The other day, as a group of us grappled with the important question of the meaning of life (hey, someone’s got to figure it out!), a young colleague suggested that humans have evolved into far more complicated beings than was the case a few millennia ago, in large measure due to our interaction with complex modern technology, and that our needs, desires, and expectations will have changed accordingly. Those of us of the older generation weren’t buying it, observing that the fundamental things we’re all looking for – happiness and fulfilment – haven’t changed. However, an article I came across in this morning’s paper has given me pause. My younger colleague might be onto something.
The article concerned a U.S. company called Soylent, which has had its products banned from sale in Canada because they didn’t pass the requirements of the Canadian Food Inspection Agency. These things happen. The U.S. occasionally bans some food, medicinal, or mechanical product that is available in Canada, and one wonders why. Canada bans some food item or drug from time to time that’s available in the U.S. and one might wonder why as well. [And Canada occasionally neglects to ban something that should definitely have been banned.] One would think that the respective inspection agencies would be in agreement when making these determinations, given presumably similar data, but apparently not always. I don’t usually read the small print on these decisions. However, I wasn’t in a hurry to get going this morning, so the article got more attention than might normally have been the case.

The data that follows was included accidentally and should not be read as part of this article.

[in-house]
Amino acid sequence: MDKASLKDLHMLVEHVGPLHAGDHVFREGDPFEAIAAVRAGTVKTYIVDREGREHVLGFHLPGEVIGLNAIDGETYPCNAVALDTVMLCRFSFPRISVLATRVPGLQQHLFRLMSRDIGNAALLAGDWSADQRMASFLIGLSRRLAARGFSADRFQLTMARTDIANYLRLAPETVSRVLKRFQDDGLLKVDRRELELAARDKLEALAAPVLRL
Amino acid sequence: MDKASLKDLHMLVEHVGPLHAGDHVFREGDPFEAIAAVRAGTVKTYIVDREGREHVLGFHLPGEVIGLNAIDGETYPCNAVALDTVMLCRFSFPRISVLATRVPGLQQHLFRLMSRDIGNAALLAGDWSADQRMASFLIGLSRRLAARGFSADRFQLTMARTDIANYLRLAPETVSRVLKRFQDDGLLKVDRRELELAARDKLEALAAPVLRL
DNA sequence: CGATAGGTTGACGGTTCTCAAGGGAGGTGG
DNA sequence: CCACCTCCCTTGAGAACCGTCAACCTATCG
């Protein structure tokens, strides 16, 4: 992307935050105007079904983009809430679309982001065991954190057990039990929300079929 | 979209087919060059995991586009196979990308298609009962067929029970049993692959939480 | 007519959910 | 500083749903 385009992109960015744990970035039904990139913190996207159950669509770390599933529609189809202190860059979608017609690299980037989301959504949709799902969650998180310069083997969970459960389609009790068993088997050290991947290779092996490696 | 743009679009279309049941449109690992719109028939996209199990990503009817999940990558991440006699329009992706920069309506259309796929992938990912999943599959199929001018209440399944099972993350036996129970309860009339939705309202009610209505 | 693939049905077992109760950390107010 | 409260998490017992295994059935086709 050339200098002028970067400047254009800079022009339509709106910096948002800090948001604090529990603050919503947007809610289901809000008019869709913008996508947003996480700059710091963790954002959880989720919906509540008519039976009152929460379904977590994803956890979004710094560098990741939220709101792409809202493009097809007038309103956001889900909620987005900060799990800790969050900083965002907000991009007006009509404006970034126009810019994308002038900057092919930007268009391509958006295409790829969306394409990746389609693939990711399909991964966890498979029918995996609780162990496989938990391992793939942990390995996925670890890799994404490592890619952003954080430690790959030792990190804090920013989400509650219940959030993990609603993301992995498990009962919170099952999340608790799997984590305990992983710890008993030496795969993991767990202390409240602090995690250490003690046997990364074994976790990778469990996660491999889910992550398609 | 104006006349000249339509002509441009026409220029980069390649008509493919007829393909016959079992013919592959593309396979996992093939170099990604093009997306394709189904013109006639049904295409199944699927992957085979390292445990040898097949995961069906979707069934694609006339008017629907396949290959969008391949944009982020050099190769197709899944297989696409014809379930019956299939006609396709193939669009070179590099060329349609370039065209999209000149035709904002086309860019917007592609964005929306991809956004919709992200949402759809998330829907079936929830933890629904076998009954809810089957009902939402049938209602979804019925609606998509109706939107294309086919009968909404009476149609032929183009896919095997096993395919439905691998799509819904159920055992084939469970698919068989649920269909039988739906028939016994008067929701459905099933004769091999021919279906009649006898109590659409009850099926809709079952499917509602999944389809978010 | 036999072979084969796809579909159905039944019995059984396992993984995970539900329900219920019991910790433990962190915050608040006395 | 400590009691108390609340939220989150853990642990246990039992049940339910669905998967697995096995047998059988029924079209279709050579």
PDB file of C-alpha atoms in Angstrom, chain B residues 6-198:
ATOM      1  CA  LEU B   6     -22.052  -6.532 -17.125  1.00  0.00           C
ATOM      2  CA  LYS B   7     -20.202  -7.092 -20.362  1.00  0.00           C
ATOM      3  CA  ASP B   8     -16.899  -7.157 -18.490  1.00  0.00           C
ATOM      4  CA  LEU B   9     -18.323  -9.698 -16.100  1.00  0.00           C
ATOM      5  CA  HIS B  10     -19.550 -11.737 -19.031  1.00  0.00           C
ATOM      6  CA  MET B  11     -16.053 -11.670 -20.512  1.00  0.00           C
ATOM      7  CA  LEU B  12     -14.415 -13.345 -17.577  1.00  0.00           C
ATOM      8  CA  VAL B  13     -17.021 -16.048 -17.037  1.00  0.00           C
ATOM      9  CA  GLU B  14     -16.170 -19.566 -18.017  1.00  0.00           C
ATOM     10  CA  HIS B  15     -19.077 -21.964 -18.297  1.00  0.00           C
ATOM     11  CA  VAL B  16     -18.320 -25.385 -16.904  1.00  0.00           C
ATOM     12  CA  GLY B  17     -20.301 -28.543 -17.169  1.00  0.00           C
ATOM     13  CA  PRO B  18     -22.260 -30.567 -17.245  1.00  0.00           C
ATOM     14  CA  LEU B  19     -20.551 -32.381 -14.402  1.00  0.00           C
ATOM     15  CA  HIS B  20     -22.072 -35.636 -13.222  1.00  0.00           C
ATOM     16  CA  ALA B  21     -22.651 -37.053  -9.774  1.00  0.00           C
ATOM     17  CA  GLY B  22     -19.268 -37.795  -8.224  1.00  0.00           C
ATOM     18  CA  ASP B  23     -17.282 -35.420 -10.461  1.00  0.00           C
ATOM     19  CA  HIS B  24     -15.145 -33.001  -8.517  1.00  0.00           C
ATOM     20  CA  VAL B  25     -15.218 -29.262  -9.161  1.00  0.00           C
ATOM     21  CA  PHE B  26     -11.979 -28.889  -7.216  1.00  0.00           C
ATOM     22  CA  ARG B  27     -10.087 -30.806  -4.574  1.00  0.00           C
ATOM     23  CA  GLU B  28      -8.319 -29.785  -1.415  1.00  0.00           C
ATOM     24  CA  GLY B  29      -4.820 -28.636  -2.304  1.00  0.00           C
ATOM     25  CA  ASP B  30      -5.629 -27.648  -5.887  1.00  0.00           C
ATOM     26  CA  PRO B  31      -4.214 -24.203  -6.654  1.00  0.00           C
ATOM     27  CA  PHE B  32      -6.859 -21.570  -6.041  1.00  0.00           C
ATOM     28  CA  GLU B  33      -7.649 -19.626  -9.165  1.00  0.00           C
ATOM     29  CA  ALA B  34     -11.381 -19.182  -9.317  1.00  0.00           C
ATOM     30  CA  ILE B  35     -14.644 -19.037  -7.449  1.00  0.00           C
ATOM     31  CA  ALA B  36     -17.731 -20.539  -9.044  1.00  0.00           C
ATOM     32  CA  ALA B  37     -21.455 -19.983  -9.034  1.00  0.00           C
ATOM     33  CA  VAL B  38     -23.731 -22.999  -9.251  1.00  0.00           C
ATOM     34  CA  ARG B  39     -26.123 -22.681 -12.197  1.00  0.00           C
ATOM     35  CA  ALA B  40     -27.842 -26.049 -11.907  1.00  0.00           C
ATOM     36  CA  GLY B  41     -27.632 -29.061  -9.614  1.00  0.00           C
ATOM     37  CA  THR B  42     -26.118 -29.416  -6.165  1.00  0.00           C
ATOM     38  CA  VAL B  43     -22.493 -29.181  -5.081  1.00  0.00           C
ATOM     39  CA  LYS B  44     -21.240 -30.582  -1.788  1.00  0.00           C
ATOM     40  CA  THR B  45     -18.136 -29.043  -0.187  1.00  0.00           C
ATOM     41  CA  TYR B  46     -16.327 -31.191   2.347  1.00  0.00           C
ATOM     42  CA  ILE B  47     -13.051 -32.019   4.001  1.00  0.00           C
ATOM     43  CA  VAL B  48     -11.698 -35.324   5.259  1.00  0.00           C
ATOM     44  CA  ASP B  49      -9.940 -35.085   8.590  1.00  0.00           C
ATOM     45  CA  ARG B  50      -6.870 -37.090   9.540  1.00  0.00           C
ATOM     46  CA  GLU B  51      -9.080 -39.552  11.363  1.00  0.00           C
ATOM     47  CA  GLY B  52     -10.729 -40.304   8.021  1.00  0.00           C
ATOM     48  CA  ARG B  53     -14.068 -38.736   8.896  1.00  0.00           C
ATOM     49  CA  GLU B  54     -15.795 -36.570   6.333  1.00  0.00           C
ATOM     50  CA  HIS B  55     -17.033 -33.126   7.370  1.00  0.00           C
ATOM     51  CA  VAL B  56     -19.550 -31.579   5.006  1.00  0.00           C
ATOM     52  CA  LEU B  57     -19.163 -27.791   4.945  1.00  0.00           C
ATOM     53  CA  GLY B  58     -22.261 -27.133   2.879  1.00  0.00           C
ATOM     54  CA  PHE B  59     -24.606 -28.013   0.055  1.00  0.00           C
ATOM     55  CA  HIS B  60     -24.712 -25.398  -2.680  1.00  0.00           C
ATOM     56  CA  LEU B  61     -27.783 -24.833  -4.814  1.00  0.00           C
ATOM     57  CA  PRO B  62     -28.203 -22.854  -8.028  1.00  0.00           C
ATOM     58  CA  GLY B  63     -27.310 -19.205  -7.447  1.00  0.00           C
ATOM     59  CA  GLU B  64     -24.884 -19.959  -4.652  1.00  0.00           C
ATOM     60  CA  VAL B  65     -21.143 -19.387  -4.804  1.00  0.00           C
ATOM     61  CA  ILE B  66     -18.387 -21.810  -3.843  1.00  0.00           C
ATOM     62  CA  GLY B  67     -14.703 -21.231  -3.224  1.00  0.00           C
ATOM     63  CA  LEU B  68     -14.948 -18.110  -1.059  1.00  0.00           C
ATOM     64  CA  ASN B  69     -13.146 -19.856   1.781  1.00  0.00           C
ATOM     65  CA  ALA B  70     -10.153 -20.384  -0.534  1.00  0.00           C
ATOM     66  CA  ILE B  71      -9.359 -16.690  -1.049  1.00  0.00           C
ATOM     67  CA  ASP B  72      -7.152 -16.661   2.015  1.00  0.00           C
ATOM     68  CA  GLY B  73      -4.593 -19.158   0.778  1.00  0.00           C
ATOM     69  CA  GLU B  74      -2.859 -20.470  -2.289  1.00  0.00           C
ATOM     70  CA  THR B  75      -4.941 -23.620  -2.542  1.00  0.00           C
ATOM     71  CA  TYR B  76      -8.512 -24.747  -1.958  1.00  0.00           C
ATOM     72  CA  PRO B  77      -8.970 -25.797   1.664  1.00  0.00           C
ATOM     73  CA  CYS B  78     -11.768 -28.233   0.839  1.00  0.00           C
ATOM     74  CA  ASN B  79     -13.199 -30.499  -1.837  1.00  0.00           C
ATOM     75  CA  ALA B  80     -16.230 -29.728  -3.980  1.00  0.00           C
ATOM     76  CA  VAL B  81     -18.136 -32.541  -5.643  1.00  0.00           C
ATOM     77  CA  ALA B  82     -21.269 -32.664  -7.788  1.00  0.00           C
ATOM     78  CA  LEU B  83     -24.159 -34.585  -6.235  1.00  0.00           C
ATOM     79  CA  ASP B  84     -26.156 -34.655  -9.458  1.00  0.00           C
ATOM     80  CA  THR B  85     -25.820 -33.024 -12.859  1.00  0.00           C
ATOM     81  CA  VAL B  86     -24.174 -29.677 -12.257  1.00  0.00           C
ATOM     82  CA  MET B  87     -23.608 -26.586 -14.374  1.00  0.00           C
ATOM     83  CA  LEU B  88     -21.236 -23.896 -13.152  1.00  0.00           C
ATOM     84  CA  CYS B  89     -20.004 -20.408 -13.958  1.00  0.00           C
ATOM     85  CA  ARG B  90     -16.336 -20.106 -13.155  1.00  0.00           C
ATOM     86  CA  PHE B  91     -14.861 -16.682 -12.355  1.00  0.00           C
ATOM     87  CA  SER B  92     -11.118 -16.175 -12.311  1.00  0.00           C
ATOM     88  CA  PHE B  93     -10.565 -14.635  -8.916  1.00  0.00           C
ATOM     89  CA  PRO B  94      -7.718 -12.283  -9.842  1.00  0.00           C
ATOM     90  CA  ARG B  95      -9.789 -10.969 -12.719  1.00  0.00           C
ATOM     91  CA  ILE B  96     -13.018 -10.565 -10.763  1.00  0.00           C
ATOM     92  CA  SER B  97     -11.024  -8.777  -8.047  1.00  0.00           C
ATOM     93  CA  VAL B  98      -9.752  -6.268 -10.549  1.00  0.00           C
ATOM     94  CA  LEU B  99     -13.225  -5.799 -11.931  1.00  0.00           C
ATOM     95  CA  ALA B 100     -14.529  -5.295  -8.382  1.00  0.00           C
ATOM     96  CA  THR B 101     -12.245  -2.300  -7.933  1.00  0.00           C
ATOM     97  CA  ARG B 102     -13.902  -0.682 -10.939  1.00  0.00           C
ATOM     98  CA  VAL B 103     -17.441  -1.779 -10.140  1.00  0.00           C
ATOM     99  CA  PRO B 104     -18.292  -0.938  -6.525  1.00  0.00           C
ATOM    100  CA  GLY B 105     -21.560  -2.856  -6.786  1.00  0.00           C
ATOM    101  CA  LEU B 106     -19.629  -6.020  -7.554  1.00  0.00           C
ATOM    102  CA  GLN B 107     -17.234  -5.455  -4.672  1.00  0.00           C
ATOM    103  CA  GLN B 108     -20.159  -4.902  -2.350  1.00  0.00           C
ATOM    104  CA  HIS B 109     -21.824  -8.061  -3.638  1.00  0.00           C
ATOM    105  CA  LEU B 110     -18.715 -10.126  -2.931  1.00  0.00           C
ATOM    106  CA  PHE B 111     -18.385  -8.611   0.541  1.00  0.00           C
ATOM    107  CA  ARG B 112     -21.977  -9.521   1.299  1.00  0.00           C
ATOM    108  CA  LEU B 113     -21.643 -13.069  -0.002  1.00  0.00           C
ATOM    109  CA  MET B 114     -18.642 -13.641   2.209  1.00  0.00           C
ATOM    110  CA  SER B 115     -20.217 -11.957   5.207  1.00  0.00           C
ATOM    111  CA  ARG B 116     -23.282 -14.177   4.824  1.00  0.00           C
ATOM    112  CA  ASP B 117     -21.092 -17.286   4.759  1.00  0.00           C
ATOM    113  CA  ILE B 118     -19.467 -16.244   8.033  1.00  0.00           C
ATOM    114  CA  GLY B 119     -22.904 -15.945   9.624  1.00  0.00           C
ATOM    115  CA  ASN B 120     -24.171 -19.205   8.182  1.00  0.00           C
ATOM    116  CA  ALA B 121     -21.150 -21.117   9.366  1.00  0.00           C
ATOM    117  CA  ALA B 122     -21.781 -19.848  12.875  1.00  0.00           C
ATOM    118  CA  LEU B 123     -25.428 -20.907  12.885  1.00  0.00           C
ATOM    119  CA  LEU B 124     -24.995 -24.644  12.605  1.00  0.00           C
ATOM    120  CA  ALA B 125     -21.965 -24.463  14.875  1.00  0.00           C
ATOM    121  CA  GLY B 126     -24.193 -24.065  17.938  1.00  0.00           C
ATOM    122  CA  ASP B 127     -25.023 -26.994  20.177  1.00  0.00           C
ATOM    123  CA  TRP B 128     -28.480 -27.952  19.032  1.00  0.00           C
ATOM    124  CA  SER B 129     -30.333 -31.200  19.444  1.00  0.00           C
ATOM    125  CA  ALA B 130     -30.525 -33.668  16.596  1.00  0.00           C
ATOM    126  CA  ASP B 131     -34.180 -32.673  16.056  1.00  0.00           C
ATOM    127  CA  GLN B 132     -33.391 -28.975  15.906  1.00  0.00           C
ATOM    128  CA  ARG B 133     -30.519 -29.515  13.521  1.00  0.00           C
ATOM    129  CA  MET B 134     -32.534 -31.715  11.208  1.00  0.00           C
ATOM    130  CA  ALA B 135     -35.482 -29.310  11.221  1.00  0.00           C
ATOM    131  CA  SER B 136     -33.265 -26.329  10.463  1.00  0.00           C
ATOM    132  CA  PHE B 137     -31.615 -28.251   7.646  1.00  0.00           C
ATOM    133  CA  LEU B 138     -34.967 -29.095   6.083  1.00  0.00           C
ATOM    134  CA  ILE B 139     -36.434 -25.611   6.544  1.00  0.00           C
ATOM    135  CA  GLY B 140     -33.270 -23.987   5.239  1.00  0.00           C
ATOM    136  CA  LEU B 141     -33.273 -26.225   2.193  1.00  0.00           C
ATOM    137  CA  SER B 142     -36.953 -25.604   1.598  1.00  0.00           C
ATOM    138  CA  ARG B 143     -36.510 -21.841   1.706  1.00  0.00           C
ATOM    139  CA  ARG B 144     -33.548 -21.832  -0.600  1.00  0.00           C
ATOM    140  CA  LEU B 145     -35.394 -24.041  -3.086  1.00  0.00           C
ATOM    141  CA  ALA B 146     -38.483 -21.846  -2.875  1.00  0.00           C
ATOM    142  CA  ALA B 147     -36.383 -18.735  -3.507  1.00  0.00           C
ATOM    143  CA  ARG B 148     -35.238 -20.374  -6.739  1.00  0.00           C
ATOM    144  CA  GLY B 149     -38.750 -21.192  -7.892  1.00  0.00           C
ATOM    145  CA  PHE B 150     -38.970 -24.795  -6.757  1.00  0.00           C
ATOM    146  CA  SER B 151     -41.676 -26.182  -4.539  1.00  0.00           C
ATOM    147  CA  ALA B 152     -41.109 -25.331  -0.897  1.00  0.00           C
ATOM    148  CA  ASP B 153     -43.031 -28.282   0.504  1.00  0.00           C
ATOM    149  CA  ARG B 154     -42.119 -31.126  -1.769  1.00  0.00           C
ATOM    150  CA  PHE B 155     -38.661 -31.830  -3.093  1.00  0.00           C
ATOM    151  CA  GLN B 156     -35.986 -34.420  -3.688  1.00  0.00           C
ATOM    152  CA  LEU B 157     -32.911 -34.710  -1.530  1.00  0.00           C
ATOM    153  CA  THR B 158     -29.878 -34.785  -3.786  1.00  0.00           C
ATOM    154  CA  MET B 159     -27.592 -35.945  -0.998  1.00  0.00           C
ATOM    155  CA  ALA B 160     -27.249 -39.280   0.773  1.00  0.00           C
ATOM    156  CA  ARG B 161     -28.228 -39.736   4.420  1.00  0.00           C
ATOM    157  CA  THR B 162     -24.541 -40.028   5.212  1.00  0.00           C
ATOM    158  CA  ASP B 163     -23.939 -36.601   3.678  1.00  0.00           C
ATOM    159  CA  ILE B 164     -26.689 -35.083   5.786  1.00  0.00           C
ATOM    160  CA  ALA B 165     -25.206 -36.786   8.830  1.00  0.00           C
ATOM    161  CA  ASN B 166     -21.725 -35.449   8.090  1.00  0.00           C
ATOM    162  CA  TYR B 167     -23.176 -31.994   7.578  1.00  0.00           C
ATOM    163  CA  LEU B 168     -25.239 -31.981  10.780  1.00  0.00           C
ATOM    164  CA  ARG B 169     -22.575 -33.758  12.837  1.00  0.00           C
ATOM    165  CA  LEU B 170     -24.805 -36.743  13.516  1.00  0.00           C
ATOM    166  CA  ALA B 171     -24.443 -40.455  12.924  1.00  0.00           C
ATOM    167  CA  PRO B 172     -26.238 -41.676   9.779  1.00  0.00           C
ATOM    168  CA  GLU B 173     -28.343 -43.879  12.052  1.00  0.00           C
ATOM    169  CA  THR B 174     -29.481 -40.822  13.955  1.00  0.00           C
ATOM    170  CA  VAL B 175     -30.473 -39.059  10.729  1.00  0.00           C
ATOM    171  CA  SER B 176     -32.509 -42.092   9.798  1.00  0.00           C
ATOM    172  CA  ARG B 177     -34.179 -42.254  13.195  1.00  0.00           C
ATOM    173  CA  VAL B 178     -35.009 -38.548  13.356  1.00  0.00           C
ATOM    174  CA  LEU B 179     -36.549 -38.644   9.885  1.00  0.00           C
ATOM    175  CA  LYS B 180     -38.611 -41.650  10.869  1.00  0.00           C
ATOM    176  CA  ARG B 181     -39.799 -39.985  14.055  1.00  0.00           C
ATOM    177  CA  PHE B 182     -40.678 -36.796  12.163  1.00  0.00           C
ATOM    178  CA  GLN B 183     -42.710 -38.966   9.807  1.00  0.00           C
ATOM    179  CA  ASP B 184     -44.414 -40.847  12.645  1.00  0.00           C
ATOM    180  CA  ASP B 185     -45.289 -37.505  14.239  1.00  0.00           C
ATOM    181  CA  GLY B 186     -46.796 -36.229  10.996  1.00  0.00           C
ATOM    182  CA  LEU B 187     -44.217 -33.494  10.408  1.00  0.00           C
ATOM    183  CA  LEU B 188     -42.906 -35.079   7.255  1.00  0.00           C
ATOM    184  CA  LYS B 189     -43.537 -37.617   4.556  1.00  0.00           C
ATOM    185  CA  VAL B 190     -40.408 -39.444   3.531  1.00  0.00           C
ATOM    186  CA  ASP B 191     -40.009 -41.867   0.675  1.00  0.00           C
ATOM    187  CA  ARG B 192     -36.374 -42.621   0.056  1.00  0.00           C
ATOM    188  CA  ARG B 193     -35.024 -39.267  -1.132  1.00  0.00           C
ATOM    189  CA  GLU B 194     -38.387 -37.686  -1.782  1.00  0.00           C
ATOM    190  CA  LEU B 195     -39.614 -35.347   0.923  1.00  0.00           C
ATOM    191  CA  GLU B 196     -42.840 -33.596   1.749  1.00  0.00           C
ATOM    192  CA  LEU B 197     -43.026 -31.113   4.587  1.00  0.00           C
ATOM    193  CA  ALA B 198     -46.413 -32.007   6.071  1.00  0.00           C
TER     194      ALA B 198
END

It turns out that Soylent is a full meal replacement, available either as a drink or in powder form. It was developed by someone who was working in Silicon Valley a few years ago and made the enlightening observation that time spent cooking – and eating – were getting in the way of working. Why not find a way to do away with the whole process? Why not, indeed! So this product is intended to do away with all that wasted time; you can just chug it down at your desk and forget about having to stop to eat. How remarkably liberating. And there is no doubt that grocery shopping would be seriously simplified. Genius.
It appears that there are some warnings that come along with the product; for starters, you should start by only imbibing a Solvent drink once per week until your body “acclimatizes” to this new food source. After that, presumably you can figure out what works best for you. Maybe you’ll still want to eat some actual food from time to time, who knows. It also turns out that the company had some recalls with earlier versions of their products because of gastrointestinal illnesses. But if Soylent gets their products sorted out so that they’re safe, and perhaps actually do provide one’s body with all its required nutrition, is this the way of the future? Perhaps this new technological breakthrough will change how we define happiness or fulfilment.
Think of the economic advantage gained by a region or country that has overcome the inconvenience of eating; those happy, fulfilled people can just keep on working productively. Pity the rest of the world having to sit down for full meals, lulled into thinking that they’re actually enjoying the time spent talking with friends and colleagues, tasting a variety of flavours and textures, maybe even relaxing. For now, thanks to the fussy folks at the Canadian Food Inspection Agency, we Canadians are going to be forced to stick with eating food and wasting more time. That is, unless we can successfully smuggle a supply of who-needs-food-when-you-can-work drinks across the border!
Photo credits: Hugh&Crye@ Twitter, Fotolia